If you get divorced without a prenuptial agreement, your estate will be at the mercy of the state’s laws in most cases. Prenuptial agreements help protect your assets and to protect you from liabilities, and without one, there’s less security. Prenuptial agreements are flexible, and they help couples actually come together to determine their financial goals and to help them determine their futures in marriage and in the case of a divorce.
If you have no prenuptial agreement, it’s likely your marital assets will be split equitably between you and your spouse. If you are living in two states and want to decide on the best one to file for divorce in, you may also have the choice of community property laws. In community property states, your marital assets are split 50/50 with no regard for what is fair or equitable.
No matter where you get a divorce, your assets that were owned prior to the marriage and kept separate from your marital assets are still your own. Any separate property, including inheritances, won’t be split in a divorce. That helps protect those who have property they never intermingled with their marital assets.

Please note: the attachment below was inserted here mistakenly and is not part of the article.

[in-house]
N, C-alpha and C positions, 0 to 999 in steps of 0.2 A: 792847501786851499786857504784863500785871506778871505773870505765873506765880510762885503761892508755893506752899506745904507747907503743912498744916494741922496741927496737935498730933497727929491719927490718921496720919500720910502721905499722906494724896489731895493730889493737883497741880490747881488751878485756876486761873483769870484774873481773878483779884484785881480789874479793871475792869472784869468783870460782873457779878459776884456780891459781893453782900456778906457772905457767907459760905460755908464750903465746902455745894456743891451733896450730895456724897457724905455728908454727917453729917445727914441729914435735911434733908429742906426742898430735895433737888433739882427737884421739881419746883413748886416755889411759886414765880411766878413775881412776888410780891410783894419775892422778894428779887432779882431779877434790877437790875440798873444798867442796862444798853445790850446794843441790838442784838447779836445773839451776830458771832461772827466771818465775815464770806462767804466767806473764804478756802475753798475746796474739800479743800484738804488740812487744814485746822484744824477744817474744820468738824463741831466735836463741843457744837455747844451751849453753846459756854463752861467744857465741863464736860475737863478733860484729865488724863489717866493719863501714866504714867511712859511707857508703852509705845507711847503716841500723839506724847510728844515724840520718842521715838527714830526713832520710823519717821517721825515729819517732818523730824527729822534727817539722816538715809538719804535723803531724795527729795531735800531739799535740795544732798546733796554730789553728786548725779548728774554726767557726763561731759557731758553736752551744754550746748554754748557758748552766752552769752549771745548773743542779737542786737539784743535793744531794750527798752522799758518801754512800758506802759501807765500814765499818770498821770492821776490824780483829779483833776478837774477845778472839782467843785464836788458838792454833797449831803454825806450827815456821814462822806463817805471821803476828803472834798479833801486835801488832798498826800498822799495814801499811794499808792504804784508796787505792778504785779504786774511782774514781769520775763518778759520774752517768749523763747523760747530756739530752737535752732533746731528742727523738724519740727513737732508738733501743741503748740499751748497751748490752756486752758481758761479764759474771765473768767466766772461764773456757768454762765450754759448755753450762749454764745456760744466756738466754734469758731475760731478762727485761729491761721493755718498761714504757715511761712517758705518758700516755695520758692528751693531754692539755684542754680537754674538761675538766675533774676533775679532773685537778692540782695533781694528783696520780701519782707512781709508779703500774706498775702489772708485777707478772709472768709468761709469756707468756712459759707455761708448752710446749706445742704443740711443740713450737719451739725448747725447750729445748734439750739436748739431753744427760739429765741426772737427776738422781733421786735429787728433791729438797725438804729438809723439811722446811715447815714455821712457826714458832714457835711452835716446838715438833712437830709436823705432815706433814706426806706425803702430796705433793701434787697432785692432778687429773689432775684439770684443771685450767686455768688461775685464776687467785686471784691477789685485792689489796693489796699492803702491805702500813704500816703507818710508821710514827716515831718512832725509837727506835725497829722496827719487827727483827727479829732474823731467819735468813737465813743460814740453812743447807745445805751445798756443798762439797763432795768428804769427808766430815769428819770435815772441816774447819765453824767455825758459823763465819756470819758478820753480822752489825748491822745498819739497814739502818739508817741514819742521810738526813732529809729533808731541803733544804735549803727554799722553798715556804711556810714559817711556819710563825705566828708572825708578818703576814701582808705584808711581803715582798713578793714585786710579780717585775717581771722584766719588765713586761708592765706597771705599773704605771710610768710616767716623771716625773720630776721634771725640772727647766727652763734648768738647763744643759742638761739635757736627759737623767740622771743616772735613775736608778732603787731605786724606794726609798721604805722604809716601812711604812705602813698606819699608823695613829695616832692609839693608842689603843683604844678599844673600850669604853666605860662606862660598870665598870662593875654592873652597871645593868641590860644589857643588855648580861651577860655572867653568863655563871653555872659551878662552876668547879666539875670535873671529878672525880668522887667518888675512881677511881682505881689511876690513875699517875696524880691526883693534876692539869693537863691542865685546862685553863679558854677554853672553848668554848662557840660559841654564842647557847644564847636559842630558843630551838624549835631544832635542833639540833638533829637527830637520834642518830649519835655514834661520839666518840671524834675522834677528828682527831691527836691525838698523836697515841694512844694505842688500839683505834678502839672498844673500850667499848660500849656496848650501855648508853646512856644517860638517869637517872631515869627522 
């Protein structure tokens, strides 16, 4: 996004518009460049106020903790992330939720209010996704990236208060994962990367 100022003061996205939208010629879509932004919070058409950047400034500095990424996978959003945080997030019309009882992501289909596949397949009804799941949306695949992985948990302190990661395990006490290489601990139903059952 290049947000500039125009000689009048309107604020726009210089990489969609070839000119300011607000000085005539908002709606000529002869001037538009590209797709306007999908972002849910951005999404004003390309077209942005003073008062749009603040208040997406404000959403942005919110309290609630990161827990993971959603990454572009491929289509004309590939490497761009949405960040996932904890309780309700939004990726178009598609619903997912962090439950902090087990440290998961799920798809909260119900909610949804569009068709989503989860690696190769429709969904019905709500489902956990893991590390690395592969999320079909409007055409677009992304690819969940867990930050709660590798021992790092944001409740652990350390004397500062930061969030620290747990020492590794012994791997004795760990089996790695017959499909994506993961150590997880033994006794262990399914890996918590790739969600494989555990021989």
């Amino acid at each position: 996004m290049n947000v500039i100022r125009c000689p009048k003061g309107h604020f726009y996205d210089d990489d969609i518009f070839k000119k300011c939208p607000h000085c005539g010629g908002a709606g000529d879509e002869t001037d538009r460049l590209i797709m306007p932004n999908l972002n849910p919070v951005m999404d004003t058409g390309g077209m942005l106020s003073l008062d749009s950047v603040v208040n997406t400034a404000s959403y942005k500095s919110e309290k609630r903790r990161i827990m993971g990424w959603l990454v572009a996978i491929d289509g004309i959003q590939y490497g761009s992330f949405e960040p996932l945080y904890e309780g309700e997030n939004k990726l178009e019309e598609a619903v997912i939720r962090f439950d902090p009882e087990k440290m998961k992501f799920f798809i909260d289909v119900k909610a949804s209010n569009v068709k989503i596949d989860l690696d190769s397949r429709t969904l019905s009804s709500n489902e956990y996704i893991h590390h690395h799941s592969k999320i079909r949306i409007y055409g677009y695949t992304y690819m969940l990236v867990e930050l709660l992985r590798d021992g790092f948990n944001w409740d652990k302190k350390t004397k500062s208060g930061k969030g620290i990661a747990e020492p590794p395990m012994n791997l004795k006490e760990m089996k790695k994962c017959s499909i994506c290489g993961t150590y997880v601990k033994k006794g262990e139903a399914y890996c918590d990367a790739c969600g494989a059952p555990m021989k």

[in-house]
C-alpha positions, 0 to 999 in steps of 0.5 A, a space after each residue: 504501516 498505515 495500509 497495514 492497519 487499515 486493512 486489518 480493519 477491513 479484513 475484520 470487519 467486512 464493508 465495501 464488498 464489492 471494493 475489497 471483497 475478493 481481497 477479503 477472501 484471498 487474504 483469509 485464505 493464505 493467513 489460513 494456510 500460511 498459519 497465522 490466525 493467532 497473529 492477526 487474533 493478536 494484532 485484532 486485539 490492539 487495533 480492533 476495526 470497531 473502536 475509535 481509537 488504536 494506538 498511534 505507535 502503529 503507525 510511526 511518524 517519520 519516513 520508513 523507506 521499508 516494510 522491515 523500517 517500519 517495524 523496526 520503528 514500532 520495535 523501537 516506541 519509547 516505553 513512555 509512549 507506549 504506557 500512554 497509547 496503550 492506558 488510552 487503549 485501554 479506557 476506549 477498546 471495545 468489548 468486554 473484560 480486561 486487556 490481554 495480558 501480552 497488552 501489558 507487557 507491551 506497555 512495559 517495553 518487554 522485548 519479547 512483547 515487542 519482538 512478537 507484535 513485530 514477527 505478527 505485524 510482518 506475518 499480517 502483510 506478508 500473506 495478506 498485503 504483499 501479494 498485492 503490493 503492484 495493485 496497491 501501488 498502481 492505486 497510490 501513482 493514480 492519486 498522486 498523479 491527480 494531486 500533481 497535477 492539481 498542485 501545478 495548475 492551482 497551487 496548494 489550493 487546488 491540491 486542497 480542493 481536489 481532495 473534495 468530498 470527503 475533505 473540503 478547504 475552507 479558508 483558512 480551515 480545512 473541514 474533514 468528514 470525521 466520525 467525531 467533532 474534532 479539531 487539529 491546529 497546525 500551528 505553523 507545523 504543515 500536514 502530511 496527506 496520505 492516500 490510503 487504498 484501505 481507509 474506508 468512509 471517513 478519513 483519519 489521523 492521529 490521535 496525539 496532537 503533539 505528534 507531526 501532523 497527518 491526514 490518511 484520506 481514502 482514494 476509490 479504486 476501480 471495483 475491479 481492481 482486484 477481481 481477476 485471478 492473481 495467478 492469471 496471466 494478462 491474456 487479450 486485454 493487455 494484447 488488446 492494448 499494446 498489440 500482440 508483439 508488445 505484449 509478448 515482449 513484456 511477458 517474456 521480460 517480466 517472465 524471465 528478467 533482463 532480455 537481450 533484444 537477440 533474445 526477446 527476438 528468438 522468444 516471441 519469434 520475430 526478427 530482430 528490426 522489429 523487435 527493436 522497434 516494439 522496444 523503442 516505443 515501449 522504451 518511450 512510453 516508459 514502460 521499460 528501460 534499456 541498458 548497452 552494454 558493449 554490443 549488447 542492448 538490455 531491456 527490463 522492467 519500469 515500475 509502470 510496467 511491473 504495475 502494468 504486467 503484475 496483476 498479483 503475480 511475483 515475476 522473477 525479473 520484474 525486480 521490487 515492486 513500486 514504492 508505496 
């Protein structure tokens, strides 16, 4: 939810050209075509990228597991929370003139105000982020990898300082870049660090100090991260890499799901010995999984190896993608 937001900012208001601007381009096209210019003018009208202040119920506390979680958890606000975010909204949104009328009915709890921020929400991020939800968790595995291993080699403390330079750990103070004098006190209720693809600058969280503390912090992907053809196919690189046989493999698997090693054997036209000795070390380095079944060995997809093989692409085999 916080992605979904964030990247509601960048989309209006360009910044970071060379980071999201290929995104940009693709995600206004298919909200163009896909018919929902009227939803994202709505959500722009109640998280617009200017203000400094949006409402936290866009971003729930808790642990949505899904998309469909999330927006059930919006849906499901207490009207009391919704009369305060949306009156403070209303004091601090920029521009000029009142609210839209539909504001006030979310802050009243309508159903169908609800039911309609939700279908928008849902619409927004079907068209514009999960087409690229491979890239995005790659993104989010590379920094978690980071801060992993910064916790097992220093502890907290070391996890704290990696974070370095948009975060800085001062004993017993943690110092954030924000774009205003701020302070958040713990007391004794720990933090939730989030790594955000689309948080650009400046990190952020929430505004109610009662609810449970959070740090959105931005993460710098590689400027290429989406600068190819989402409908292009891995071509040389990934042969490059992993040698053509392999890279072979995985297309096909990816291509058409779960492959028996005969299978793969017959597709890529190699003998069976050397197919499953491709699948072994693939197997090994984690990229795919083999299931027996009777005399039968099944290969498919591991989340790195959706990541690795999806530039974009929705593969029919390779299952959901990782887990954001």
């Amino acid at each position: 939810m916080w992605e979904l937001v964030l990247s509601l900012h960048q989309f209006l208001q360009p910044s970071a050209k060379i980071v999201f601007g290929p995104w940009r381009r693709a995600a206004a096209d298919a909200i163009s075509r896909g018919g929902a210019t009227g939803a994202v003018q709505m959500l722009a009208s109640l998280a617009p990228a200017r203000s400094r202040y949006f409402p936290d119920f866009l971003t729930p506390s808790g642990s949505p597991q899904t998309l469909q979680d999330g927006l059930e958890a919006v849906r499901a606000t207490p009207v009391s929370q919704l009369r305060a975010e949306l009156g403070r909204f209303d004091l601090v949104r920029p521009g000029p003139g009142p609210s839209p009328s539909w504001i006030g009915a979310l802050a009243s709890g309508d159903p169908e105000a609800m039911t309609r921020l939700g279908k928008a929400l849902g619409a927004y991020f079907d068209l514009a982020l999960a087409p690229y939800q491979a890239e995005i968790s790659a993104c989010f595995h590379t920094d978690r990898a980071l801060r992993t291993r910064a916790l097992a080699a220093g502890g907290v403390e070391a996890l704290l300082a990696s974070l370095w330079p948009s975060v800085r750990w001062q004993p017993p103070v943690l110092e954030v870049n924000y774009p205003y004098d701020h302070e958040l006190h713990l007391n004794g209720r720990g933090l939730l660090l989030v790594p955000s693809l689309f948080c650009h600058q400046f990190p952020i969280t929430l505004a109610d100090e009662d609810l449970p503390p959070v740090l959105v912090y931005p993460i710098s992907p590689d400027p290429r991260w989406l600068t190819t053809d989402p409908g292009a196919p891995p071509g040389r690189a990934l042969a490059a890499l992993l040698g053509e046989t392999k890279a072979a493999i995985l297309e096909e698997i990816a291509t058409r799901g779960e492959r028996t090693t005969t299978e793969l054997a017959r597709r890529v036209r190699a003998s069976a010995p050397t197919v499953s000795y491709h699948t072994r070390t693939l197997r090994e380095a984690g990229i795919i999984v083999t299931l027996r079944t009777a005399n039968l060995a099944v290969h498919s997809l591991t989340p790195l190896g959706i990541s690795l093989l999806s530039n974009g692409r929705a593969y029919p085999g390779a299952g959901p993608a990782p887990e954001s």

You may not be sure which assets are marital and which are separate. In that case, it’s a good idea to write down all the assets you can think of and take that list to your attorney. He or she can help you review your assets and help you look for those you may have missed. Then, you can decide which assets are shared among you and which are separate, so you can begin to work on a settlement.
Source: Business Insider, “Here’s what happens to your stuff when you get divorced without a prenup,” Libby Kane, accessed June 15, 2017